Bollywood is riding on a high tide of films with nationalistic themes and John Abraham, who plays a spy in thriller ‘Romeo Akbar Walter’ or ‘RAW’, says there’s a fine line between patriotism and jingoism.
“Patriotism is something that you must feel in your heart, and you project it in a certain sensitive, credible, sensible and responsible way in your storytelling. Jingoism is when you wear that on your sleeve. I think there may be some films that may go over the top in trying to be opportunistic,” Abraham said.
‘Uri: The Surgical Strike’, ‘Raazi’, ‘Manikarnika: The Queen of Jhansi’ and ‘Kesari’ have turned out to be successful in recent times.
Abraham’s own ‘Parmanu: The Story of Pokhran’ was a narrative around India’s 1998 nuclear tests. ‘RAW’, out now in the UAE, talks about a common man who turns into a spy, while Abraham’s upcoming ‘Batla House’ traces the story of the shootout between a seven-member Delhi Police Special Cell team and suspected Indian terrorists allegedly involved in the September 13, 2008 serial blasts in Delhi.
The actor cited Hollywood’s example, saying how films like ‘Lone Survivor’ and ‘13 Hours: The Secret Soldiers of Benghazi’ have worked wonders.
“I think we have graduated from the ‘Border’ and ‘LOC Kargil’ days to a different style of screenplay that the audience would perhaps find palatable. The audience is also very smart. They know the difference between jingoism and patriotism. So, the minute they will see something jingoistic, they will say, ‘Listen, drop this. We don’t want this’,” Abraham said.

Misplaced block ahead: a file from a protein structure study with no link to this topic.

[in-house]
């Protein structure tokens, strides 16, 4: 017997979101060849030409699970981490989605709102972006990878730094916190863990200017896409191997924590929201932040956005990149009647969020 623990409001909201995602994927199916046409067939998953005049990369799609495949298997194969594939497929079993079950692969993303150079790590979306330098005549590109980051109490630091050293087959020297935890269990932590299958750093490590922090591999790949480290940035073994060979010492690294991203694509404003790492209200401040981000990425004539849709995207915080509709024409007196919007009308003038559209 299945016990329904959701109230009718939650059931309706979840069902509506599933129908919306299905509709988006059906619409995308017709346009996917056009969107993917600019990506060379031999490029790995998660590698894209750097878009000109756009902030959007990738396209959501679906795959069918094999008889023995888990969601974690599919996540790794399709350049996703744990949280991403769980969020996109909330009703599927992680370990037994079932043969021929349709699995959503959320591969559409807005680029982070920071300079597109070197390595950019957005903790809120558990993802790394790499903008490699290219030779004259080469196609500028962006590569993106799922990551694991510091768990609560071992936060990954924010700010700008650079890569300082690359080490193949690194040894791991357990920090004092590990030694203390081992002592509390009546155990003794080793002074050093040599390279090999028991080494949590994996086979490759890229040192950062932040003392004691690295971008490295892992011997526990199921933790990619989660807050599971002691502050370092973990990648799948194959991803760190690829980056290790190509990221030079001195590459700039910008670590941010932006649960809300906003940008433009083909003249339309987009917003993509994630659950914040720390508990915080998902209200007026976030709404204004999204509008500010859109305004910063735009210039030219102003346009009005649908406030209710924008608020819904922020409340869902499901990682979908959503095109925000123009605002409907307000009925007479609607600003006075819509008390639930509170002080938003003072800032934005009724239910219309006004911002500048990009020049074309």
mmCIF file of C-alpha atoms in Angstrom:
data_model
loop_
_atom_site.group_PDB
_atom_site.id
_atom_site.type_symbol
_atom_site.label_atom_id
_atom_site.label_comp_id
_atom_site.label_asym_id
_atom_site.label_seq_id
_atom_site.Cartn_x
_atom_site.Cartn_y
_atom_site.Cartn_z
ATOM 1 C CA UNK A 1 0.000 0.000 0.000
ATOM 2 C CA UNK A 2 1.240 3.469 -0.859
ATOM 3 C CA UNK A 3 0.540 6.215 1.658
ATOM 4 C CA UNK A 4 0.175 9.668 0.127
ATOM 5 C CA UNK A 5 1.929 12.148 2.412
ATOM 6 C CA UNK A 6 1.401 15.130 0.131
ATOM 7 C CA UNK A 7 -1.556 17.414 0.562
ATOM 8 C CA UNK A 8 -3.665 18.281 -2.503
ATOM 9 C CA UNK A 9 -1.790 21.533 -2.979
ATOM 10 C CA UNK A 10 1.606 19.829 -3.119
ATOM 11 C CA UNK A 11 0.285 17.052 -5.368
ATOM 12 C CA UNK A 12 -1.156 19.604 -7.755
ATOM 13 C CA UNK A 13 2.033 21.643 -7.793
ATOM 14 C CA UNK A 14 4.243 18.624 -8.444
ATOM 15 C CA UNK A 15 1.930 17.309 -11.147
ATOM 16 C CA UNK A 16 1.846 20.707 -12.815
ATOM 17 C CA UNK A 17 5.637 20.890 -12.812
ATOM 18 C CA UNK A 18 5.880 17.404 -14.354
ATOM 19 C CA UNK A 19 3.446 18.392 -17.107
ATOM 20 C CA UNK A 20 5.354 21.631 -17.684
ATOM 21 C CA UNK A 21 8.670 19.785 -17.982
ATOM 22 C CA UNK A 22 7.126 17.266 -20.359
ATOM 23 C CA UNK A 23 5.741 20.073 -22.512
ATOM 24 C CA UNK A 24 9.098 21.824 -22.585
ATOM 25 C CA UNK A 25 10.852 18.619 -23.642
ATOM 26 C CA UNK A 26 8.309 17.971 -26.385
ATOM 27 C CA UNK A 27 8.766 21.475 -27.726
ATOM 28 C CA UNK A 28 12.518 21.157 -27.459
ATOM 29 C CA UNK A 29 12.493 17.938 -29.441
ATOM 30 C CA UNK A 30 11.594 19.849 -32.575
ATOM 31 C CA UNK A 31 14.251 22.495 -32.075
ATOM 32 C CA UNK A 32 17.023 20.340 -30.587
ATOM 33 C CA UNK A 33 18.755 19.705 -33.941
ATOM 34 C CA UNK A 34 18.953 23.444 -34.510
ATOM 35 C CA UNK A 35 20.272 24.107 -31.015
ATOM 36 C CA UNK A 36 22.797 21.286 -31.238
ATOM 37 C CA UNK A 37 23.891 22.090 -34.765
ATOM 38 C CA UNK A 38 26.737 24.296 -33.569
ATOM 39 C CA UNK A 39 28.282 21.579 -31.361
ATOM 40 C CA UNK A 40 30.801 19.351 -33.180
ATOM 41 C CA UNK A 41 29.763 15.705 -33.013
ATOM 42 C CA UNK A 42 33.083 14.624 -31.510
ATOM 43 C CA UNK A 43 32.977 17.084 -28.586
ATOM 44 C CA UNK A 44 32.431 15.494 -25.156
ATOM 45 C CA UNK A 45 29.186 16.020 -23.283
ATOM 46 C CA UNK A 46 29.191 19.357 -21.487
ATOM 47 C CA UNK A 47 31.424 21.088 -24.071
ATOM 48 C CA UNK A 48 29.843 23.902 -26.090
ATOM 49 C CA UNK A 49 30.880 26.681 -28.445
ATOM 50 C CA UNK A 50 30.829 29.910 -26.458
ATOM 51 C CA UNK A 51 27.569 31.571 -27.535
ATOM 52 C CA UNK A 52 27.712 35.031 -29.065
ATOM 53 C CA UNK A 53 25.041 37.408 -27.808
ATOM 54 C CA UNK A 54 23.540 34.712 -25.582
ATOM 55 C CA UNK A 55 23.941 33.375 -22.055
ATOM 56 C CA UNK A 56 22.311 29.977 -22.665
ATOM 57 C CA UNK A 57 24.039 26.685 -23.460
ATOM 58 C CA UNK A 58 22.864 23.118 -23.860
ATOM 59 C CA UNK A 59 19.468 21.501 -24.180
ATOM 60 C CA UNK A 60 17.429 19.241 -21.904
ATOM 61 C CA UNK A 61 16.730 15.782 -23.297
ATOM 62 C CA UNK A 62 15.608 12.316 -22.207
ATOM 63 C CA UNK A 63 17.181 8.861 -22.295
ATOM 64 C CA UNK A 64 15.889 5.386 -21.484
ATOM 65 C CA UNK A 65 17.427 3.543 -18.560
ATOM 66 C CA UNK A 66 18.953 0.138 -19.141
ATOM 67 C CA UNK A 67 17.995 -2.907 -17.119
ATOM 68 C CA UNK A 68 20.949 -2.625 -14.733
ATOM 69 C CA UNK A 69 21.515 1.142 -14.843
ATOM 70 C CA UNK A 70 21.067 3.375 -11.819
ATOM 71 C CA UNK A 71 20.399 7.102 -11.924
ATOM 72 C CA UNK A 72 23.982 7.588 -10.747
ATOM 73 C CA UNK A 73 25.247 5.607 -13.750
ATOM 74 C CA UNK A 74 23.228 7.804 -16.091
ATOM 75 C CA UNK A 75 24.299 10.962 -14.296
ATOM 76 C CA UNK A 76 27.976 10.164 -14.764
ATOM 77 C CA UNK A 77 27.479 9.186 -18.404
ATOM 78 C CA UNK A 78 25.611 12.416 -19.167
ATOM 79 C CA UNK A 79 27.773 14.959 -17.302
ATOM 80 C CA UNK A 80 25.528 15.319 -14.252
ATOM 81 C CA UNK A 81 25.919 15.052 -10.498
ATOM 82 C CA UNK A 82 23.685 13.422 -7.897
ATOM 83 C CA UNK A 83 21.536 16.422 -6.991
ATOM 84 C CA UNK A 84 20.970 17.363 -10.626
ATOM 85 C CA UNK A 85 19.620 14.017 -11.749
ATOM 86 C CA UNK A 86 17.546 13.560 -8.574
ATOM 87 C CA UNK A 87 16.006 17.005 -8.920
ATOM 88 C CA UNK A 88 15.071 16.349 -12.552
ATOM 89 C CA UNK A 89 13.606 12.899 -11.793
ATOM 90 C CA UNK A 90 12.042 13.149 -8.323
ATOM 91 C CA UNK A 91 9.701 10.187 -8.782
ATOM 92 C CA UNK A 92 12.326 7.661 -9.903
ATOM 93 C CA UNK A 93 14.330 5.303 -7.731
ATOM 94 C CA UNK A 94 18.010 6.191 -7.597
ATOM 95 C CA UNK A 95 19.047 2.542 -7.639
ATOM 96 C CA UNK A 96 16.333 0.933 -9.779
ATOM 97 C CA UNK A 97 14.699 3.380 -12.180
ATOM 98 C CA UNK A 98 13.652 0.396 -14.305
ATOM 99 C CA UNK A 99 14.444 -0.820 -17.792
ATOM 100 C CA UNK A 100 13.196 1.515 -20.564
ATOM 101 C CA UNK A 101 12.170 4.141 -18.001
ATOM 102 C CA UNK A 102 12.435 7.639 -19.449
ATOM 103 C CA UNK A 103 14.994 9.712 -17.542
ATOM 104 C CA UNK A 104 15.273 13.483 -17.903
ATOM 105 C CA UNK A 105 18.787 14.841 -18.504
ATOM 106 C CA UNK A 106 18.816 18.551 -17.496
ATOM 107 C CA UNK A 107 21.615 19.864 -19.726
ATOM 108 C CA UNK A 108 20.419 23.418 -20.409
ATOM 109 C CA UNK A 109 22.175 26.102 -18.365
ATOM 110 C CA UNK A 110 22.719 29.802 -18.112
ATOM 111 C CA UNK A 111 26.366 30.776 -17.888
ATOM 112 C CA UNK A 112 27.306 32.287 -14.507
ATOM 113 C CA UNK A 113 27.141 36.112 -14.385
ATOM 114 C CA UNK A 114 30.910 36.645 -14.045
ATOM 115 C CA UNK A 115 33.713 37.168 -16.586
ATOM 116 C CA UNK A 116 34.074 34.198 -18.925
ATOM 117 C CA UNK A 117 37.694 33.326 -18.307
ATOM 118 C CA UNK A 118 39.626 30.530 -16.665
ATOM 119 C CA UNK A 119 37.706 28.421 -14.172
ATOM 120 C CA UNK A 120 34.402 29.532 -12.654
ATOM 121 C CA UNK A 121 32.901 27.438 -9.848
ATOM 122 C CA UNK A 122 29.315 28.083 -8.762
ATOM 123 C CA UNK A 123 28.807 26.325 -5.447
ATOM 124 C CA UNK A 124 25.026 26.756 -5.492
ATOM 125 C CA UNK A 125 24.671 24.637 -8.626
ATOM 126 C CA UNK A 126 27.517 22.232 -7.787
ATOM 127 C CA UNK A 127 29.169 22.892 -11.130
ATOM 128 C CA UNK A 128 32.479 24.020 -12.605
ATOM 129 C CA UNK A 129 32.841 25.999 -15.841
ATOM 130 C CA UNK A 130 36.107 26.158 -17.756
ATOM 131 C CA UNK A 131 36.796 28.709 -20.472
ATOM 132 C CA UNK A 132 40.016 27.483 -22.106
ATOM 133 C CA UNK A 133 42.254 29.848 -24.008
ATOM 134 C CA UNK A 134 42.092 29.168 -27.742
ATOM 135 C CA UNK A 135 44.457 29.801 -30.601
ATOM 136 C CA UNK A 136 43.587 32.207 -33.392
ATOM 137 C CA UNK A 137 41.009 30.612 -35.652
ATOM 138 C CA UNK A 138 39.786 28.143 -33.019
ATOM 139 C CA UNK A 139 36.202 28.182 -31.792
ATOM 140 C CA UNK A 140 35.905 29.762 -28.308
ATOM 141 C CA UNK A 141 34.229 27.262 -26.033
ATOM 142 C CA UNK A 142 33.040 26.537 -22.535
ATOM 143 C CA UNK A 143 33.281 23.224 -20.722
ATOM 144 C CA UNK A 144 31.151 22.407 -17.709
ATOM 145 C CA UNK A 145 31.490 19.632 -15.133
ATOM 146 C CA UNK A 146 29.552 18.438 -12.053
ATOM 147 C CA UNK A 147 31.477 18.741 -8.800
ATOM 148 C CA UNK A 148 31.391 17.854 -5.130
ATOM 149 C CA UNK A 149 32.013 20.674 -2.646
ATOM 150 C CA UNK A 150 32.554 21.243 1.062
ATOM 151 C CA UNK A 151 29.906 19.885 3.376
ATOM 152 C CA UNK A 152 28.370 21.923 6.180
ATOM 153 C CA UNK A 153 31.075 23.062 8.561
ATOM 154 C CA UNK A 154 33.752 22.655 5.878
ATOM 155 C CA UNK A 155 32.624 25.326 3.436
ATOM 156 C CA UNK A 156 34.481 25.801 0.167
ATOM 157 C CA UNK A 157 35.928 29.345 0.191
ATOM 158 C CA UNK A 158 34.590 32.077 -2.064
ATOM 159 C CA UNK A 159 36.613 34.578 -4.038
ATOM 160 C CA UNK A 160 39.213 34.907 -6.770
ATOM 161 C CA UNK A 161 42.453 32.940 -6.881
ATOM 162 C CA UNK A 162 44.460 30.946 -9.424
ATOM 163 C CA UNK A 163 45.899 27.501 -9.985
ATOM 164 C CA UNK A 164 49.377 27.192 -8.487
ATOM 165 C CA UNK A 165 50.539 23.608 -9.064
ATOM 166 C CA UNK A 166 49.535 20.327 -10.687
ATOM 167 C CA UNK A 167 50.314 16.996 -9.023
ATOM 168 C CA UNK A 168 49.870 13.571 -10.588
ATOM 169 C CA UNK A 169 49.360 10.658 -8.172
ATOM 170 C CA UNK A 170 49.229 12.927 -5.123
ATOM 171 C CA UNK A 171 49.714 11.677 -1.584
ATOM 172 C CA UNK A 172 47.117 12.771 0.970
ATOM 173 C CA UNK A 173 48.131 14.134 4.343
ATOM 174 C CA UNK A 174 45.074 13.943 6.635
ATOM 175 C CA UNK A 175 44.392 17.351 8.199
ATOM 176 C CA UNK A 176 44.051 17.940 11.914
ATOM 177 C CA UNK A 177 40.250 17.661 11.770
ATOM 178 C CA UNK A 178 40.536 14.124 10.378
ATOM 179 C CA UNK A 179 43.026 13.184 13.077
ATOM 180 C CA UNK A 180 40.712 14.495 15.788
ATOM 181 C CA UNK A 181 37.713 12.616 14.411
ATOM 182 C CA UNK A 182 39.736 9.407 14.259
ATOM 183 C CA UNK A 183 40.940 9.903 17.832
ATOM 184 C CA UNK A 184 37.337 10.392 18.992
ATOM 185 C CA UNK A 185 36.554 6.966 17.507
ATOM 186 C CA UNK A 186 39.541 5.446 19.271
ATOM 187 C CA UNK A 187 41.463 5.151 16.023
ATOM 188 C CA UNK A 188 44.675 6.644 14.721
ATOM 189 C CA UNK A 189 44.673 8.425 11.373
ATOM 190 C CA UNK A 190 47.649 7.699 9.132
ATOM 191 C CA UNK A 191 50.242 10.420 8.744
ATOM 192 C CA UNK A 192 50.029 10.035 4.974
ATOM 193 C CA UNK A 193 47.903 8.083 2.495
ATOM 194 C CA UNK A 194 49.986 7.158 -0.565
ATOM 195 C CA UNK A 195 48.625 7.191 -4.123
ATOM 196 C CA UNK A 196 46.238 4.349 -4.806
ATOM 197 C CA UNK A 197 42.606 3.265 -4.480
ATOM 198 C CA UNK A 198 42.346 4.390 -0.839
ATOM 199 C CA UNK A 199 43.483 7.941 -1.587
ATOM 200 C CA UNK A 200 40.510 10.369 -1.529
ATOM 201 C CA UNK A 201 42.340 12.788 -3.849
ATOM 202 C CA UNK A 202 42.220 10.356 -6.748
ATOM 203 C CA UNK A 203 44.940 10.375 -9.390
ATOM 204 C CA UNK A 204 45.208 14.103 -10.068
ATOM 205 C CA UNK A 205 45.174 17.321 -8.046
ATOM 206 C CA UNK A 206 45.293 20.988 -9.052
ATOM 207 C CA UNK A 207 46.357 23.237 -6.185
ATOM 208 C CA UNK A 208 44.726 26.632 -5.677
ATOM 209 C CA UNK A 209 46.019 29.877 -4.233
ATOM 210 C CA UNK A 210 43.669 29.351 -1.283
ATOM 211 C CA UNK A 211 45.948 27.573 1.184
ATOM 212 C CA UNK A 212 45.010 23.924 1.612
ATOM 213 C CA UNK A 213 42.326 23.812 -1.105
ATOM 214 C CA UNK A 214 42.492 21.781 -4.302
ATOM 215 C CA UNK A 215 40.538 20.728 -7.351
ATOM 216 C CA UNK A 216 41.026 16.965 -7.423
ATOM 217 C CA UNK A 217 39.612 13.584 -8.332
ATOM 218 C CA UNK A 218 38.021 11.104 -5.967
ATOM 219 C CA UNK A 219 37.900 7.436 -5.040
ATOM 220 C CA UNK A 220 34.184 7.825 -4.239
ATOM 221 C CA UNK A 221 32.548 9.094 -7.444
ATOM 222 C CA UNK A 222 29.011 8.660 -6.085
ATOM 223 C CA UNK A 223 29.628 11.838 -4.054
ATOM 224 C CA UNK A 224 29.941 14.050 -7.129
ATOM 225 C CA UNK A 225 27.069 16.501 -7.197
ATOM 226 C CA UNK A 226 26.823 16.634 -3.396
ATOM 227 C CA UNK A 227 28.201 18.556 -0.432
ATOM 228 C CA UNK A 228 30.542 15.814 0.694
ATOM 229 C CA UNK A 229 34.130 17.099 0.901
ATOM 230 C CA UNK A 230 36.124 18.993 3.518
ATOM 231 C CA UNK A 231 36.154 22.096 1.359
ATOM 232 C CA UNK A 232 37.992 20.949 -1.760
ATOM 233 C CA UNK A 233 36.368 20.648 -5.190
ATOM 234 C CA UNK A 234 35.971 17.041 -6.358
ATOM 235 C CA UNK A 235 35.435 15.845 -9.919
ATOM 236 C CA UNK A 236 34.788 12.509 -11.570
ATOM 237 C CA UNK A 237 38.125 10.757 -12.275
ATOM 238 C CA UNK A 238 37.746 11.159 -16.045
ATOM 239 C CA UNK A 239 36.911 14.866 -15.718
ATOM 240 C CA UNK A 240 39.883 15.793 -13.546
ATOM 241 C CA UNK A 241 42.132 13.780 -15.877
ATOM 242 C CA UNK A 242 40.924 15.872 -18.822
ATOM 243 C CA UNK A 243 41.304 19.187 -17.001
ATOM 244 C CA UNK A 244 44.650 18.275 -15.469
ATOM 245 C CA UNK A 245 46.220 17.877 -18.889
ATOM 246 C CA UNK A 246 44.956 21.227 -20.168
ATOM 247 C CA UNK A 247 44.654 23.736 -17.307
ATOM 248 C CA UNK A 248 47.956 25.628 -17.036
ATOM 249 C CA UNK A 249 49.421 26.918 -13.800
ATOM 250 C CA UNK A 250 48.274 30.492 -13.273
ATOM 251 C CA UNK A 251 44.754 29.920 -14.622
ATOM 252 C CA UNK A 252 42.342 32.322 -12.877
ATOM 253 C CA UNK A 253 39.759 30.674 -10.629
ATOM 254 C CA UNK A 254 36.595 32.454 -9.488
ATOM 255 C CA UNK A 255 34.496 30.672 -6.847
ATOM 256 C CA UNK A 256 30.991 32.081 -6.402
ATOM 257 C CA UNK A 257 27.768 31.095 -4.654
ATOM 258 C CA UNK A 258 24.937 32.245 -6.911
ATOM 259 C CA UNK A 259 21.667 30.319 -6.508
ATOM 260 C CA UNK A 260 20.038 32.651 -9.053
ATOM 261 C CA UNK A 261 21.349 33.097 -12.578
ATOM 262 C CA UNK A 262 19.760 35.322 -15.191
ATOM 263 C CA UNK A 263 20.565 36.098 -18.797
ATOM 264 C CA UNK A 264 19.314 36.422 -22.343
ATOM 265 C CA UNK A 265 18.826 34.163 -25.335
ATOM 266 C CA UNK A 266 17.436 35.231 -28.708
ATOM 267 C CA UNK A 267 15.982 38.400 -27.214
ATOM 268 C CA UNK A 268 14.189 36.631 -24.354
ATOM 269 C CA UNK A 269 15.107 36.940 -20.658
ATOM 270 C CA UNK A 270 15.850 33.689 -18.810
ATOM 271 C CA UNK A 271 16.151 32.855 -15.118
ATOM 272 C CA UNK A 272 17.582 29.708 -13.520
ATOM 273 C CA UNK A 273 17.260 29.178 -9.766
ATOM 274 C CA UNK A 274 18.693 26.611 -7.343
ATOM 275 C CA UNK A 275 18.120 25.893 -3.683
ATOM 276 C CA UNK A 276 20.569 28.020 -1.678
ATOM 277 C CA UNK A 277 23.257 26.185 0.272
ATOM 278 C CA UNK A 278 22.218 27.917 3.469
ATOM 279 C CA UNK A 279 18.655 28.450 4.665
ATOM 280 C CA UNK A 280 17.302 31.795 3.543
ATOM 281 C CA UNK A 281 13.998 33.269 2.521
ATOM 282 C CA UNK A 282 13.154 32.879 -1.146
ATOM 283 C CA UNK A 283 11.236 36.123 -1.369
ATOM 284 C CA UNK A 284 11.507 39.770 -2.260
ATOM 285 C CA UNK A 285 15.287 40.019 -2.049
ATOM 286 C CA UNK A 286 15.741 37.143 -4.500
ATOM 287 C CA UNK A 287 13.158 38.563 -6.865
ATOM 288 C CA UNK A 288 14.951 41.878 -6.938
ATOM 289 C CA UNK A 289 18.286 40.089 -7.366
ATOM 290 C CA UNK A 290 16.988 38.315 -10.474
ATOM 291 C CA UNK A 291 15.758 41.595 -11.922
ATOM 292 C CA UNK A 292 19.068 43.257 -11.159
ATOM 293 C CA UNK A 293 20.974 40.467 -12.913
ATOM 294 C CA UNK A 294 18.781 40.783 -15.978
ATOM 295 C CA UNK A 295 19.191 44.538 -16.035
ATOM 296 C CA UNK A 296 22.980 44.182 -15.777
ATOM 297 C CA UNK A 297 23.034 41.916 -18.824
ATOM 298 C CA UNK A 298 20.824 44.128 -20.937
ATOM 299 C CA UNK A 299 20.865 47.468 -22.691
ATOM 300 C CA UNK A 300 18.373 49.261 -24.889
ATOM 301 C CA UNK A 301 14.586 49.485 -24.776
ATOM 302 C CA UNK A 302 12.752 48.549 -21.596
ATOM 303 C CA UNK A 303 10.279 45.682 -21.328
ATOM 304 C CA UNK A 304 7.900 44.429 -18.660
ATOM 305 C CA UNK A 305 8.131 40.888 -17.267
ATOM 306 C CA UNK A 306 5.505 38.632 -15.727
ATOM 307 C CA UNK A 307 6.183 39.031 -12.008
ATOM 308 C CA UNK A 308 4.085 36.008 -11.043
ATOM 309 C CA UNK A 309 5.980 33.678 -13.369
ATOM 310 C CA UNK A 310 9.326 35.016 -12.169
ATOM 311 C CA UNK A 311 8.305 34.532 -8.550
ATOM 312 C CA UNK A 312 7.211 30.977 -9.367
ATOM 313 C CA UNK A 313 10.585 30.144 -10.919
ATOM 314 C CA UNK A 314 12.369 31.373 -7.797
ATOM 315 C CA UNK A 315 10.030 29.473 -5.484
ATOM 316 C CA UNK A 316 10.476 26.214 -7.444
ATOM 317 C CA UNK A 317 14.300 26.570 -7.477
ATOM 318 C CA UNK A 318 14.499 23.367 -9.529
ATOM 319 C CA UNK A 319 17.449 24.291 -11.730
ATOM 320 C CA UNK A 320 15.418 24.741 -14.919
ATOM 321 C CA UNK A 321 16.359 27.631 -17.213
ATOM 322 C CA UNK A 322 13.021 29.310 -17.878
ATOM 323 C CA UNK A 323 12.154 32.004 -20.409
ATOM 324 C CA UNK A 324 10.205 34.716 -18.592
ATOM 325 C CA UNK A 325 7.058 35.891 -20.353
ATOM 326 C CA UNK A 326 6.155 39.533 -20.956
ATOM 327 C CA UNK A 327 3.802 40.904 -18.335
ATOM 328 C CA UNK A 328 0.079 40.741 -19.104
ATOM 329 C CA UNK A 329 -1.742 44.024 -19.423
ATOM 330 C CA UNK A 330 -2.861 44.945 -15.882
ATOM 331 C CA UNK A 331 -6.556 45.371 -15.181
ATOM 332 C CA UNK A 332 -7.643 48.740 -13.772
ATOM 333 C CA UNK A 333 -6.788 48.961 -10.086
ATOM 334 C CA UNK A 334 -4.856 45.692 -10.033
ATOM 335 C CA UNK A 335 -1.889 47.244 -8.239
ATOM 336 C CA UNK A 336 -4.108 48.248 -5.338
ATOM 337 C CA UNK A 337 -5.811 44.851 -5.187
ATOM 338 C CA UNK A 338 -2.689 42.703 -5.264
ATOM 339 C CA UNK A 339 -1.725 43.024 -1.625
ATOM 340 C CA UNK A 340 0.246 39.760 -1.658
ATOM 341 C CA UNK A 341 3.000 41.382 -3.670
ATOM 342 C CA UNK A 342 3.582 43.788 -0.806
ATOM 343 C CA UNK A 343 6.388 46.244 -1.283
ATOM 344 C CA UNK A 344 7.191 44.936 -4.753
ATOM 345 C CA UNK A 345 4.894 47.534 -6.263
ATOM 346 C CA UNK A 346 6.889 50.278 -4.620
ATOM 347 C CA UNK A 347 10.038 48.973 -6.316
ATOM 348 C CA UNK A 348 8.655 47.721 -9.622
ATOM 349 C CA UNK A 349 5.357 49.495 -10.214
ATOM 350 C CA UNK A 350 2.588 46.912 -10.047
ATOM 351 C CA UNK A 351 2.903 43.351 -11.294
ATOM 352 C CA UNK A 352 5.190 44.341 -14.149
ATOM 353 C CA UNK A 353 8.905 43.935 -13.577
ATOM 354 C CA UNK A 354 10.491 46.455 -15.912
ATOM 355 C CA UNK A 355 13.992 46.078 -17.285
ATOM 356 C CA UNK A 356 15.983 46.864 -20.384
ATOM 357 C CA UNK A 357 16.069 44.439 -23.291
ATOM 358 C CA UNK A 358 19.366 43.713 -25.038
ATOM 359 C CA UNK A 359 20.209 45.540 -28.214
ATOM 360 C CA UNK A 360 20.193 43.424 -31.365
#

“When I did ‘Madras Cafe’, it was because I was very impacted by [late Indian Prime Minister] Rajiv Gandhi’s death. I did ‘Parmanu...’ because it was a story that stayed with me for the longest period of time and I [wondered why] the youngsters in India do not know what happened in Pokhran. When I am doing ‘RAW’, it’s another side of our defence forces that I want to show to everyone out here, and if I do a ‘Batla House’, it’s a very sensitive space.
“‘Batla House’ is perhaps the most contentious subject in India... So, I am actually attempting something where I know the probability of failure is high, but the probability of success is even higher,” he added.
Having said that, the actor-producer believes that the credibility one gets by associating with films that “make a difference, have a voice and take a stand is different than saying ‘Hey, my film did Rs200 crore [Rs2 billion, Dh106 million]’.”
Director Robbie Grewal’s ‘RAW’ is set against the backdrop of the 1971 India-Pakistan war, coming at a time when tensions are high between the two countries following the recent Pulwama attack that resulted in the death of Indian army personnel.
“I wish this film wasn’t topical at this time because it’s at the cost of these 40-plus lives of our soldiers that we lost. So, given an option, I would have rather prayed for the lives of our soldiers than have a film that’s opportunistic, simply putting it. But the case is such that we made this film over a year ago and we had no idea things would pan out this way,” he added.
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‘Romeo Akbar Walter’ is out now in the UAE.